• Require hands-on collection of biological field data (students later learned that they could order specimens from a catalog but agreed that the field experience was critical to teaching);
  • Introduce collaborative strategies for classroom activities; it is particularly important that the collaboration be across majors that model the actual school faculty that the pre-service teachers will be joining.

EDU 608, Directed Practicum is an observation course and students are interested in these questions: "How often do you see science taught over a 90 hour period?" and "Since the school you are observing in is within one mile of the Hampton or James Rivers, how often do you see an opportunity to build material pertaining to the river into classroom activities?" For example almost every month the local media cite the problems of the Chesapeake Bay due to river based pollutants. How is this addressed in your observation? EDU 630 is Science Methods for Elementary Schools. EDU 630 students are interested in these questions: What science concepts are specified by the Virginia Standards of Learning for grades K-6? Can I develop a lesson plan that promotes an inquiry approach to the standards by linking it to something the community values such as: "Why are James River beaches closed?" for the study of microbial concepts; "How do we know when a hurricane is coming?" for the study of weather; and "Where does the trash from our school go?" to set the stage for a trip to the landfill and trash to energy steam plant.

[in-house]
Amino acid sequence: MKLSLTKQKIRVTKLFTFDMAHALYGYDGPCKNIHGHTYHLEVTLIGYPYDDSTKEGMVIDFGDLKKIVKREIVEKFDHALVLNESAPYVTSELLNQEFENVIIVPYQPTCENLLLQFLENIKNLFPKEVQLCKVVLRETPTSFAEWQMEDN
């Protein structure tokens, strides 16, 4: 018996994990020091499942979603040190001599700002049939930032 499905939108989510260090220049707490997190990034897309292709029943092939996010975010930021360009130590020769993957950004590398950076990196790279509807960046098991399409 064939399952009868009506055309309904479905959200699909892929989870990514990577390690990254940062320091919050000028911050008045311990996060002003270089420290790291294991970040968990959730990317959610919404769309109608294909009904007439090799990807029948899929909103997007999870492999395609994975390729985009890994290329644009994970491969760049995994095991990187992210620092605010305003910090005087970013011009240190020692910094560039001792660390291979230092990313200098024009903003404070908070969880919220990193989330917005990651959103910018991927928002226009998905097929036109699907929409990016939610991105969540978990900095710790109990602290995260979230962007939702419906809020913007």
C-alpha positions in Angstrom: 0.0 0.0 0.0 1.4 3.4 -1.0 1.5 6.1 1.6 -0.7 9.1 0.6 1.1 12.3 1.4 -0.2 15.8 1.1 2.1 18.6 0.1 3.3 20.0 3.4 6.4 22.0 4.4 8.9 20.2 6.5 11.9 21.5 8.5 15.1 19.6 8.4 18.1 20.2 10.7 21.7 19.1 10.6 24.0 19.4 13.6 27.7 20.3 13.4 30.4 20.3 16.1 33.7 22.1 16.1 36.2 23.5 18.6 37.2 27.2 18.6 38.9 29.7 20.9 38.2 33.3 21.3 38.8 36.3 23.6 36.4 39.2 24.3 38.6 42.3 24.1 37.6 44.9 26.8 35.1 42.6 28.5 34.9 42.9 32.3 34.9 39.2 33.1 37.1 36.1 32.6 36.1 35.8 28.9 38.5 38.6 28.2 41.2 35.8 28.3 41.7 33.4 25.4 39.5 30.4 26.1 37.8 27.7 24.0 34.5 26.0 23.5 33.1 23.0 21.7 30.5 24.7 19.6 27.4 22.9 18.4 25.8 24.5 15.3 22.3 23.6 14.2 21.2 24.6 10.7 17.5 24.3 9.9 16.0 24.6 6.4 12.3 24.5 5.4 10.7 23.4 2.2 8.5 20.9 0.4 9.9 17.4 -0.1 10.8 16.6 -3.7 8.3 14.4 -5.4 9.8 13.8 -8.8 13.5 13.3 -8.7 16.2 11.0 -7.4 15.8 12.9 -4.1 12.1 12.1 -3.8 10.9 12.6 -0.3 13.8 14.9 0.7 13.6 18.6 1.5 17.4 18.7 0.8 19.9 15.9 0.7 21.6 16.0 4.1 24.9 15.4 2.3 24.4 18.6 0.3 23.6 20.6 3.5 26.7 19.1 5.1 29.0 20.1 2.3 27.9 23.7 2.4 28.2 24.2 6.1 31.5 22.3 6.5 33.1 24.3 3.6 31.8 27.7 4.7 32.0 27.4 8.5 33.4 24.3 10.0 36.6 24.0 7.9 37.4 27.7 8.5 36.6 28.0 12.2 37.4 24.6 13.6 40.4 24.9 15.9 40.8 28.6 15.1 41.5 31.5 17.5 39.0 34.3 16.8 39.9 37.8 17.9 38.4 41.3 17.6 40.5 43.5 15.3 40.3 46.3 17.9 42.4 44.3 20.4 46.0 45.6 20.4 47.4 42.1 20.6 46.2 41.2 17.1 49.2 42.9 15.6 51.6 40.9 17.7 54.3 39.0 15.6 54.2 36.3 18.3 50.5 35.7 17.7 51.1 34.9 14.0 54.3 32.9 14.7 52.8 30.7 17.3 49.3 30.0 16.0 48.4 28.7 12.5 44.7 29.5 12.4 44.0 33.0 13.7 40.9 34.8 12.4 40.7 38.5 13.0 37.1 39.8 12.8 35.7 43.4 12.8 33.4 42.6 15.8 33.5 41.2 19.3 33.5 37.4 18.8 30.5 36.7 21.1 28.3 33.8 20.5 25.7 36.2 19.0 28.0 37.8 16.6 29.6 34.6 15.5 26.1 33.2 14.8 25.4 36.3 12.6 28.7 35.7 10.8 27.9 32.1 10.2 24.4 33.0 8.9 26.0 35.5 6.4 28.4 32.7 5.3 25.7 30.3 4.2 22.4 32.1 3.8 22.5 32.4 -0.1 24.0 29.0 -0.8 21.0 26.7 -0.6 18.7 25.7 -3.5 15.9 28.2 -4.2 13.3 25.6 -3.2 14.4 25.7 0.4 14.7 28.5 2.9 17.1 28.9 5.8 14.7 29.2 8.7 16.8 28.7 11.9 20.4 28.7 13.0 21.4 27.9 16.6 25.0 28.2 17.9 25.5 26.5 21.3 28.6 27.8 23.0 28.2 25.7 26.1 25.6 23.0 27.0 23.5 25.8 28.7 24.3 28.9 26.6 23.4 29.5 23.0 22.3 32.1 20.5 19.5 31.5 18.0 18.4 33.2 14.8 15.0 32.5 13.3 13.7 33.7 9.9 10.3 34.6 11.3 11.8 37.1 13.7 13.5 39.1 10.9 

Each course has a textbook as indicated in the syllabus. This acts as a student touchstone for factual material. However, all faculty have adopted the 5-E model of instruction (Biological Sciences Curriculum Study, 1989) as demonstrated in Table 2. Riverscape Fall 2004 Schedule, which shows when and how the course intersections occur. At each class meeting the faculty engaged students in questions about objects, organisms, and environmental events which impact systems and change how the environment is studied or remediated. Students planned and conducted investigations in the field to gather evidence and explore possible K-6 student activities. Each field experience had a specific focus. The education staff from the Virginia Marine Science Museum focused on the introduction of marine science into reading activities. The placement of students in boats and on shore gave them a new perspective on the collection of specimens and what washed up on shore. The "trash to energy" and landfill
visits allowed the students to follow a cycle of energy flow. The James River trip exposed the students to the power of community policing and to the public use of data collection instruments and development of classroom activities. The Virginia Living Museum trip gave the students tips on keeping live specimens in the classroom.

Building on the student field experiences, the faculty present taxonomy and physical principles, which guide the pre-service teachers to new knowledge to construct initial questions and explanations for their students. All students elaborated on their past knowledge to apply new understandings to new problems. Faculty and students used formal and informal evaluations to assess new knowledge and skills.

Course Objectives - Education 608 Directed Practicum

Successful completion of this course requires students to:

  1. Demonstrate competency in writing and implementing clear, concise, and comprehensive lesson plans.
  2. Plan and implement a diverse set of learning activities and experiences to address one content area for a grade level of the Virginia Standards of Learning.